This report is an update to the study of the macroeconomic impacts of liquefied natural gas (LNG) exports that was issued by the US Department of Energy (DOE) in December 2012. The new study, “Updated Macroeconomic Impacts of LNG Exports from the United States,” updates all 63 LNG export scenarios modeled in the DOE study and adds several new scenarios. The new study, which was sponsored by Cheniere Energy, Inc., includes additional analysis of the cumulative impacts of LNG exports up to the maximum amounts that the market would allow under various domestic and international market scenarios.
House Energy and Commerce Majority Staff: Prosperity at Home and Strengthened Allies Abroad – A Global Perspective on Natural Gas Exports
The rapid growth in American natural gas production offers a variety of opportunities, including the chance for America to become a natural gas exporting nation. However, time is of the essence and DOE’s slow approval process for LNG exports is squandering the chance to maximize our energy advantage. To avert these risks to our global LNG export leadership potential, the committee urges DOE to approve all pending LNG export applications by the end of 2014. In addition, the committee will consider legislative reforms to streamline and expedite the approval process to better reflect America’s new energy abundance and the benefits of natural gas exports.
The white paper is the continuation of the conversation initiated by Senator Murkowski with the Energy 20/20: A Blueprint for America’s Energy Future and The Narrowing Window: America’s Opportunity to Join the Global Gas Trade. In the paper Senator Murkowski discusses how the architecture that governs U.S. energy exports is antiquated. She provides prescriptions to renovate our regulatory edifice, modernizing it for a 21st century in which the United States is a leader on energy, the environment, and trade.
National Association of Manufacturers (NAM): LNG and Coal: Unreasonable Delays in Approving Exports Likely To Violate International Treaty Obligations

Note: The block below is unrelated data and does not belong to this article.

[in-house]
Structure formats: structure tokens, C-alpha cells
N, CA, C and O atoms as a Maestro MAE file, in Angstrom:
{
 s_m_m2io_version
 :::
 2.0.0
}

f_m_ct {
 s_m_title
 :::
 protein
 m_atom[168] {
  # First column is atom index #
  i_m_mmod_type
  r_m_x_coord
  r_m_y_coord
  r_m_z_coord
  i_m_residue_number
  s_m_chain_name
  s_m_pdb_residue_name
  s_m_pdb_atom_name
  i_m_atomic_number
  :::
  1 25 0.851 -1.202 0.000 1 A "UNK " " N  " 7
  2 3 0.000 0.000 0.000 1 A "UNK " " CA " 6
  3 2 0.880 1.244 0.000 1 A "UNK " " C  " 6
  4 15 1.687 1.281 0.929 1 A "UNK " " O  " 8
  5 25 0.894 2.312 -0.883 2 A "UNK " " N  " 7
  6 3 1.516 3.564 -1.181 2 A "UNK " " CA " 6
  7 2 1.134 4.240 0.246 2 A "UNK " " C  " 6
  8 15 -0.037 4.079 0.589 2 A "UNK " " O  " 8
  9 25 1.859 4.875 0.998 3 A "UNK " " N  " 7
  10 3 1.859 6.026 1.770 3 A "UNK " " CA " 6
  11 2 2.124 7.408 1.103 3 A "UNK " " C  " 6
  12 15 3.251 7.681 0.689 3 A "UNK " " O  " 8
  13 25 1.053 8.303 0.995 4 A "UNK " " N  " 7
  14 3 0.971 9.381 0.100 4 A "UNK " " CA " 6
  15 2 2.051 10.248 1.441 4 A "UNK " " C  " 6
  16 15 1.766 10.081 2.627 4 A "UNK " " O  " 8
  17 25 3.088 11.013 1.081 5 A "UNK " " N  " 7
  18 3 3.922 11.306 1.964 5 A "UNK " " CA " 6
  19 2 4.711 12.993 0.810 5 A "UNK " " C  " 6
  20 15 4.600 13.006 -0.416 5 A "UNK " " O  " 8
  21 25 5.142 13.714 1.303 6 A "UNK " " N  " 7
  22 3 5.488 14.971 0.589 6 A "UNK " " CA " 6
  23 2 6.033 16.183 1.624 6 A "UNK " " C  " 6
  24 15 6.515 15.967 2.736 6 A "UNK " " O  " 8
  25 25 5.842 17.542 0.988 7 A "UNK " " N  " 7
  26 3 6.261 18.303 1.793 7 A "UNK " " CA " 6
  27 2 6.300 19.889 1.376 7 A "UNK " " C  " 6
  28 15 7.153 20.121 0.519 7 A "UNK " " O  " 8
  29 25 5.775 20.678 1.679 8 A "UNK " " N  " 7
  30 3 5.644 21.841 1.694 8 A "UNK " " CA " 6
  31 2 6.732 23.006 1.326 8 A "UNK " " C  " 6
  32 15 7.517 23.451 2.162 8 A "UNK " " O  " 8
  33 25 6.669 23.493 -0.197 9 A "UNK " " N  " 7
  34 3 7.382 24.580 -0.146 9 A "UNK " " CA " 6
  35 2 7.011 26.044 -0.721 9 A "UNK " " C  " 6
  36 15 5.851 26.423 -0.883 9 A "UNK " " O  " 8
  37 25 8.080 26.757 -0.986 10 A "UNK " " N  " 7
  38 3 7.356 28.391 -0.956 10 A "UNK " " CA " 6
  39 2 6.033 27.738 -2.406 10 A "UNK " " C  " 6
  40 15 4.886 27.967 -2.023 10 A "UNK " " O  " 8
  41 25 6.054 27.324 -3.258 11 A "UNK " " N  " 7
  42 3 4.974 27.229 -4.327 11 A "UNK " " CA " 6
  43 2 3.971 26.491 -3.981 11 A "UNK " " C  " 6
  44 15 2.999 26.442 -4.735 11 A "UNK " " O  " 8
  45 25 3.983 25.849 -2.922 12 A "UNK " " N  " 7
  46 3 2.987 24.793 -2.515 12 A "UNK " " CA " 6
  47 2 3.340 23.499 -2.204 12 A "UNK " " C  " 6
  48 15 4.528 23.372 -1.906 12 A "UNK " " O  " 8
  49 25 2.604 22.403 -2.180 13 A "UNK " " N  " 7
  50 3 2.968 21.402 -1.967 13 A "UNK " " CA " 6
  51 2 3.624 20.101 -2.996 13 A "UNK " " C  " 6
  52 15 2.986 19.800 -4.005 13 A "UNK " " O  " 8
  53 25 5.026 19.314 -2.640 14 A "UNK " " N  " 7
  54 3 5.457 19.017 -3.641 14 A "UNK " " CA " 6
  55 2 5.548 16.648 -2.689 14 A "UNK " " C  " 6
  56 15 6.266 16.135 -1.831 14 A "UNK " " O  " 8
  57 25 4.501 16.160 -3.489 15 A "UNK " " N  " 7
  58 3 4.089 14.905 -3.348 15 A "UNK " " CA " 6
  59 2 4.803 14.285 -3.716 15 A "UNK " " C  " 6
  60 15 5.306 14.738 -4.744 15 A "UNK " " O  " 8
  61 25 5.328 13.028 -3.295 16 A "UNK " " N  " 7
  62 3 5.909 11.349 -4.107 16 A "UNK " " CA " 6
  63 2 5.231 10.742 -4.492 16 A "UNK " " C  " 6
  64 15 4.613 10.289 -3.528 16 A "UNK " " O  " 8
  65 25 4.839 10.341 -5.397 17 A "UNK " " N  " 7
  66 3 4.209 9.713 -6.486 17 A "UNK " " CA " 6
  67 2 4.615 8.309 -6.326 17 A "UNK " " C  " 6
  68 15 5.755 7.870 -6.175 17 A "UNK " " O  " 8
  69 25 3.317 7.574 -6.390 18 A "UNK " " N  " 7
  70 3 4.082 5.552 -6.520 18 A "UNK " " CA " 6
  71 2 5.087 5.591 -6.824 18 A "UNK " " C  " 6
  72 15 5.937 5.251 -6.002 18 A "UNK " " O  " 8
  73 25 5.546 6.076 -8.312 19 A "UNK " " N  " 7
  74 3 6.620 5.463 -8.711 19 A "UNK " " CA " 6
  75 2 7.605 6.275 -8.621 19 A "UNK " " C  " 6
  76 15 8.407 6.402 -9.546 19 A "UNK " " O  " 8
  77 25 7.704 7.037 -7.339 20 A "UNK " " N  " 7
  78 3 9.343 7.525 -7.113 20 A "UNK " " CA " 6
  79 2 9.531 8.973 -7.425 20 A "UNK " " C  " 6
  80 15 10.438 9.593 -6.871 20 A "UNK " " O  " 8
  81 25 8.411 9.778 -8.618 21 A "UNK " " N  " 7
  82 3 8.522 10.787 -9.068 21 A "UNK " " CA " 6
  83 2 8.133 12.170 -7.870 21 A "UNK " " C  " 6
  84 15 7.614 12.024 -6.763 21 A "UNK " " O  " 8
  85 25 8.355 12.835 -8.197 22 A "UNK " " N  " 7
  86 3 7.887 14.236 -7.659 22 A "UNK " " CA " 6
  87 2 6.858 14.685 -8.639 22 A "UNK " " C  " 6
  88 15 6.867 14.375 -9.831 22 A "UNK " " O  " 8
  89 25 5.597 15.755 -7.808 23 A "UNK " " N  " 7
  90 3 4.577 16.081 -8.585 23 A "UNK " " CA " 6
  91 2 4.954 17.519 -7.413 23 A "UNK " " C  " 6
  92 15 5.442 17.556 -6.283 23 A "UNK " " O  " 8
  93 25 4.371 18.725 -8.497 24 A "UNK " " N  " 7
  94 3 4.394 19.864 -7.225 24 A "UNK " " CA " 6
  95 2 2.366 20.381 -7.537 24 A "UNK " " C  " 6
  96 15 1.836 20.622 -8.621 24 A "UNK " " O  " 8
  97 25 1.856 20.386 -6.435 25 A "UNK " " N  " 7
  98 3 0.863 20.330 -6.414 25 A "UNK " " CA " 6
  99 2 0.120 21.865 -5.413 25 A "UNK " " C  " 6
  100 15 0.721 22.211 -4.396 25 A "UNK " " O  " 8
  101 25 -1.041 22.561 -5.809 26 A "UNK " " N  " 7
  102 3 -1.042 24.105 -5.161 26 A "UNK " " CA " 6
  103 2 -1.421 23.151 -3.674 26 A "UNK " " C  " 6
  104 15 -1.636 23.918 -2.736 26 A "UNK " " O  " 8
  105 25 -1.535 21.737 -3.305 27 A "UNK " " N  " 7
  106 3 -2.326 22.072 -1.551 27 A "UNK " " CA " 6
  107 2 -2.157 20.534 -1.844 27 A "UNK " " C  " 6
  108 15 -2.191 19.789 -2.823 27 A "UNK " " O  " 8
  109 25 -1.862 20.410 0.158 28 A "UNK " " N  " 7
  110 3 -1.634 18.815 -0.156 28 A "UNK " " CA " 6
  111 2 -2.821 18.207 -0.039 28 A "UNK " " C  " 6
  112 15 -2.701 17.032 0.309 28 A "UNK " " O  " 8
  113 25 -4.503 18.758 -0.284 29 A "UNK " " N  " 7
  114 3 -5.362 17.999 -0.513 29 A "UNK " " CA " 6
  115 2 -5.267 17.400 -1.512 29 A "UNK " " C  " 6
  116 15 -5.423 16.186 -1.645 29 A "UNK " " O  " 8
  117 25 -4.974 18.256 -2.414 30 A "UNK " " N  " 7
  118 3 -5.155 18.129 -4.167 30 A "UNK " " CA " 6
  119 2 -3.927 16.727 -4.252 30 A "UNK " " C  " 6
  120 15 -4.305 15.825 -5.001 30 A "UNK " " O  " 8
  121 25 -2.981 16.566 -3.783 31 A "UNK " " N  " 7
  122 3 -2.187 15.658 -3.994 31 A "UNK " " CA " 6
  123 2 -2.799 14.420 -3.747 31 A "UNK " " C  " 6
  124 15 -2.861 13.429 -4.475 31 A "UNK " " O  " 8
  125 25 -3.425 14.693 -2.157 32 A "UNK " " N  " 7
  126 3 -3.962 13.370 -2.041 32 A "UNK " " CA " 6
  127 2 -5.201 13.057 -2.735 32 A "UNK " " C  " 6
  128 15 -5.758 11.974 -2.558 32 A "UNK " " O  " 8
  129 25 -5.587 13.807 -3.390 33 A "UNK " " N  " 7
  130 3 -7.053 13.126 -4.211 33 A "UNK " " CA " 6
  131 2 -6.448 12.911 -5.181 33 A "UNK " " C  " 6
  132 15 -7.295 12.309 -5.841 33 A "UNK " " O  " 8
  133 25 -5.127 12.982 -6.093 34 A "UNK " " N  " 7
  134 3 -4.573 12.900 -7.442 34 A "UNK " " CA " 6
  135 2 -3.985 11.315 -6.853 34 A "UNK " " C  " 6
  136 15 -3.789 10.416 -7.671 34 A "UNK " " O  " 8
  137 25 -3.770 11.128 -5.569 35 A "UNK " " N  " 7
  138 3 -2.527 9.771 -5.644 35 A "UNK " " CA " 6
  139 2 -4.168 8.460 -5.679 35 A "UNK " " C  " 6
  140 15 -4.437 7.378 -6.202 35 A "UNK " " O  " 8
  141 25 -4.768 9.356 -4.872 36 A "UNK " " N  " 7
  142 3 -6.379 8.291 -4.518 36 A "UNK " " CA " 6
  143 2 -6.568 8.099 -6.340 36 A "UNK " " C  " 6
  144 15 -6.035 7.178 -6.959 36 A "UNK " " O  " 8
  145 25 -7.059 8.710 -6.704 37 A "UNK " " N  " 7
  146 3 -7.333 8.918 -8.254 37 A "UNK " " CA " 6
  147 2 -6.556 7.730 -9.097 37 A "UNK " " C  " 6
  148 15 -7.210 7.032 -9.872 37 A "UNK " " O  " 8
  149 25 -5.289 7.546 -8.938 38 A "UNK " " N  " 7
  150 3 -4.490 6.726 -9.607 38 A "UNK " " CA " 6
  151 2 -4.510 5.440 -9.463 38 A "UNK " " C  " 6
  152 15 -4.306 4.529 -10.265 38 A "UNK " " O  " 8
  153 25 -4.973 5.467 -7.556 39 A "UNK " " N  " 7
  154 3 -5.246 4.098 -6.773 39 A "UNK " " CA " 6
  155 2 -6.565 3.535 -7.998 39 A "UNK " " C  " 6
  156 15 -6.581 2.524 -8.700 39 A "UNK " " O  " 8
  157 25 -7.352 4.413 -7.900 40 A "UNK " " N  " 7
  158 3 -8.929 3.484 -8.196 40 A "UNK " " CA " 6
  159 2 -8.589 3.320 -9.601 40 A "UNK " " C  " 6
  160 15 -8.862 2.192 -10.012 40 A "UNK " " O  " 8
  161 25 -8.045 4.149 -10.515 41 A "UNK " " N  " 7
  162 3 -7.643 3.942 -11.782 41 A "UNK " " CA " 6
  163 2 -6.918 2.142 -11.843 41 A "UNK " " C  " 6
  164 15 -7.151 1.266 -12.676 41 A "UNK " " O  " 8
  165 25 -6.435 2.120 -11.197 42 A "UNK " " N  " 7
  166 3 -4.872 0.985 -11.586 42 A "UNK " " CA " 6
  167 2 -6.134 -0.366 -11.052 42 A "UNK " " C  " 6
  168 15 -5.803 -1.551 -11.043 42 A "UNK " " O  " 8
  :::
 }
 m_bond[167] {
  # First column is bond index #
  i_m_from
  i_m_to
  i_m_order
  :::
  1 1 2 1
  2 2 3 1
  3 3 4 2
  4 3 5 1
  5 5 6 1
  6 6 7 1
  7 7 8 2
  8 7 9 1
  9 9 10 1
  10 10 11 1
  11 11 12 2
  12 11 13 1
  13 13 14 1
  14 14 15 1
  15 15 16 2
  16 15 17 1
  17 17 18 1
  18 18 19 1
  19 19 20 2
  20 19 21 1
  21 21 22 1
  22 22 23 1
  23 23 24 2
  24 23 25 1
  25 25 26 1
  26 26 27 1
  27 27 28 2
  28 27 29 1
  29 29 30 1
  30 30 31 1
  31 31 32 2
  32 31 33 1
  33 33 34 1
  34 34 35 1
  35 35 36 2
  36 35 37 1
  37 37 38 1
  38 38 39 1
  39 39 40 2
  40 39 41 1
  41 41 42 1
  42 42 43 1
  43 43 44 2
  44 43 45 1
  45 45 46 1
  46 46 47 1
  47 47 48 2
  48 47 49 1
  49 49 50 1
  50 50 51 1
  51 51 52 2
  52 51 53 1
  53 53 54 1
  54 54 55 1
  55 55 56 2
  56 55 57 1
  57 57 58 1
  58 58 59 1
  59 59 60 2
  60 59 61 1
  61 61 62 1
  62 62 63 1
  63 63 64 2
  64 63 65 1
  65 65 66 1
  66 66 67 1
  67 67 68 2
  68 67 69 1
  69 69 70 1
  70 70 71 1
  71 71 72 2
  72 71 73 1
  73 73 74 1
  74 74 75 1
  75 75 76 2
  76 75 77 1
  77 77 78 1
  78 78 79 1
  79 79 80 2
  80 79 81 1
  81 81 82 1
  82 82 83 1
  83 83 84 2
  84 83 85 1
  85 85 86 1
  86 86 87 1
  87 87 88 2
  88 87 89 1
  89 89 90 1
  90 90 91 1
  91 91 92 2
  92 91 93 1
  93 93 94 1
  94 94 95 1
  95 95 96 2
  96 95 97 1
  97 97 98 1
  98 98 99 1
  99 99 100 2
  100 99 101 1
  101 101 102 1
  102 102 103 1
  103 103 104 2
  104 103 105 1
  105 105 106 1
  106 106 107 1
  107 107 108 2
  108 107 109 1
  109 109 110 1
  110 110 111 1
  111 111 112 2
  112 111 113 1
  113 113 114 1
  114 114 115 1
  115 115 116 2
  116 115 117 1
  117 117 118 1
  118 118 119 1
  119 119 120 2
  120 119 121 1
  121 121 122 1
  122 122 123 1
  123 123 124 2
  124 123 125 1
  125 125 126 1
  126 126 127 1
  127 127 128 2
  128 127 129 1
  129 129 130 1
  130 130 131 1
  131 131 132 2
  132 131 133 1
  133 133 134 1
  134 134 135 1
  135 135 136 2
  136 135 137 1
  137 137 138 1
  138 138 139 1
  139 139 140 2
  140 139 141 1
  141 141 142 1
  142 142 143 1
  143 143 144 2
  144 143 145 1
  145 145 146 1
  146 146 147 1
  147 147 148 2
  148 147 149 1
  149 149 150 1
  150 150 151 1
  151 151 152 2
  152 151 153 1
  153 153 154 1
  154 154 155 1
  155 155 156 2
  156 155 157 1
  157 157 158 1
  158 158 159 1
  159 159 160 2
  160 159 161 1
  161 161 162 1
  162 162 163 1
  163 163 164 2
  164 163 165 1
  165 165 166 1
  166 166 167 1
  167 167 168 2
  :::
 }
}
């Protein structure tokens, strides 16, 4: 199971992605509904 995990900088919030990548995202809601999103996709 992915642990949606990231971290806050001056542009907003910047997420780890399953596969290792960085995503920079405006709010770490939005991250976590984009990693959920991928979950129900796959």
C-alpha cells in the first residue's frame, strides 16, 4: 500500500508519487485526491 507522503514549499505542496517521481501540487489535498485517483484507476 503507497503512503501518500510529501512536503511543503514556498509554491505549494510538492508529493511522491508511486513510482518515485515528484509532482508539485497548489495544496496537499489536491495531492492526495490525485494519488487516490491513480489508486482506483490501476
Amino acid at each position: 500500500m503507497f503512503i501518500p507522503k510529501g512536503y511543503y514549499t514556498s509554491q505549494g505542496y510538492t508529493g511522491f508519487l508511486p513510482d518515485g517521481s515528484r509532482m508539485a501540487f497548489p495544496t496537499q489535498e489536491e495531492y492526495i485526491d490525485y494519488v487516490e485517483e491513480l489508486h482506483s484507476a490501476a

The recent report by former WTO Appellate Body Chairman James Bacchus and commissioned by the National Association of Manufacturers (NAM) examines two central questions:
- Do unreasonable delays by the Department of Energy to issue licenses to export LNG to foreign countries constitute, in and of itself, a violation of our international obligations under the WTO?
- Do efforts by state and local authorities in the Pacific Northwest to broaden unduly the scope of the environmental review process for planned coal export terminals beyond the federal scope, and the resulting delay, constitute a violation of our international obligations under the WTO?
Bacchus concludes that unnecessary delays in the liquefied natural gas (LNG) and coal export permitting process may run afoul of U.S. international treaty obligations under World Trade Organization (WTO) agreements and ss a member of the WTO, the United States is bound to comply with trade rules contained in WTO agreements.
The state-by-state study details the significant U.S. job gains, manufacturing growth, and robust economic activity associated with future exports of liquefied natural gas (LNG) across the nation. The study states that exports could contribute as much as $10 to $31 billion per state to the economies of natural gas-producing states by 2035. However, non-natural-gas-producing states will also benefit, partly due to the boost in demand for steel, cement, equipment, and other goods. According to the report, states with a large manufacturing base, such as Ohio, California, New York, and Illinois, will see economic gains as high as $2.6 to $5.0 billion per state in 2035. In terms of employment, natural gas-producing states could see employment gains as high as 60,000 to 155,000 jobs in 2035. And large manufacturing states will see employment gains upwards of 30,000 to 38,000 jobs in 2035.
This study seeks to quantify how unconventional activity creates economic value in the broader economy through an examination of the exploration and production activity. Across America’s widening energy landscape, the economic impacts of unconventional oil and natural gas are increasingly discernible. These effects are visible within the energy value chain and are extending into the broader reaches of the US economy.
Congressional Research Service: U.S. Natural Gas Exports: New Opportunities, Uncertain Outcomes
CRS Report for Congress Prepared for Members and Committees of Congress on the topic of U.S. Natural Gas Exports.
Aspen Institute: Responding to Change: The New World of Oil and Gas
The 2013 Forum continued the recent focus on the impact of increased unconventional oil and gas production in North America. “Responding to Change: The New World of Oil and Gas” discussed production challenges and opportunities; the impact on midstream and downstream companies; the potential demand for gas in various sectors; the environmental costs of energy; and global economic and political issues resulting from the North American boom. Bill White, Chairman of Lazard Houston and former Houston Mayor and U.S. Energy Secretary, chaired the Forum.